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Calligraphy

A quill

What is Calligraphy?

The word comes from two Greek words, Kallos and Graphe, meaning beautiful writing. Calligraphy's most interesting period is from the Roman period through to the Renaissance. (100AD -- 1600AD.) It was during this time that the pen lettered alphabets that we use today were developed. The major alphabets from that time span, in chronological order, are:- Roman, uncial, blackletter, italic and bookhand. It was from these five alphabets that most of the modern type-faces or 'fonts' are derived.

Until the middle of the 15th century all books were written by hand, usually by monks in the church and a few wealthy people. Most of the population of England at this time could not write at all.

The printing press was invented in the middle of the 15th century but handwriting was still important.

 

Writing materials used

A school pupil recreating the old alphabet

Initially, writing was done on warm wax tablets using a pointed tool. Later, reed pens were used. The quill pen came into use in the 7th century and remained the pre-eminent pen for over 1,000 years. Some of the best pens were made from the flight feathers of geese. The word pen comes from the Latin word 'Penna' meaning feather. After plucking the wing feather, the barrel or shaft needed to be carved using a sharp knife (penknife). Scribes and stationers sharpened and slit the 'nib' for writing - hence the word stationery. No two quill pens write the same because of the development of the shaft and the skill of the quill maker. Each pen is as unique as the writer.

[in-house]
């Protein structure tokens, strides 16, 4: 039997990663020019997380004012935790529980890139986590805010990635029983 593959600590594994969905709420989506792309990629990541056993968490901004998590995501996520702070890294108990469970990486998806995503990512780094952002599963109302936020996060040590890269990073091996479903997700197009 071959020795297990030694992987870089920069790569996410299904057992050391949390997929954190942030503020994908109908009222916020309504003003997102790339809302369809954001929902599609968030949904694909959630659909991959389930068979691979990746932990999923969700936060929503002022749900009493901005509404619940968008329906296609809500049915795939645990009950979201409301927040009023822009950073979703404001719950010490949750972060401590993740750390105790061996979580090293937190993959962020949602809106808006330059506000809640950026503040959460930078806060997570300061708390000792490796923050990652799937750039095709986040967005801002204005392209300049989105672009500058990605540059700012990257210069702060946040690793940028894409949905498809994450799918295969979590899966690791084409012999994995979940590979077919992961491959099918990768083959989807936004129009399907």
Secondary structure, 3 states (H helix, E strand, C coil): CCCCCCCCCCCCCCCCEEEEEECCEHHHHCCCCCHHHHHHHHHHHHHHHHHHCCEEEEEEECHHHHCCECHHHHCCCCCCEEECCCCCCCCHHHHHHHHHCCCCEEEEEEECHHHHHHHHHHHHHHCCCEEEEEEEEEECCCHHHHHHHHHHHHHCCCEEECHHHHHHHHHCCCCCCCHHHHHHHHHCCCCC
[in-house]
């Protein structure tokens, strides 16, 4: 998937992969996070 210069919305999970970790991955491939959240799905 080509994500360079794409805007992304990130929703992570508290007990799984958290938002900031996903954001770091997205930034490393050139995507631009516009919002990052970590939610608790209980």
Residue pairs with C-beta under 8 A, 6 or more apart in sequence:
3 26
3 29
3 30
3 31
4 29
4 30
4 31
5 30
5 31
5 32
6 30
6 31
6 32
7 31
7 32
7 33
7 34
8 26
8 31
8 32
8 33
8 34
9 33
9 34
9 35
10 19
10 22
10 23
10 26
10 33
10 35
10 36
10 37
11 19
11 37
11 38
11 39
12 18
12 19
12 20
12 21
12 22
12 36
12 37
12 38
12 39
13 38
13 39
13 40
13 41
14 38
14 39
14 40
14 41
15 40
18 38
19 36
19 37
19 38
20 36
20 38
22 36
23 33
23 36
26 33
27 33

Writing was done on vellum, made from goat skin, or parchment, made from sheepskin. Letters were sealed with warm wax then pressed with the seal of the writer. Only the wealthy who could write would be able send the letter with a servant on horse back.


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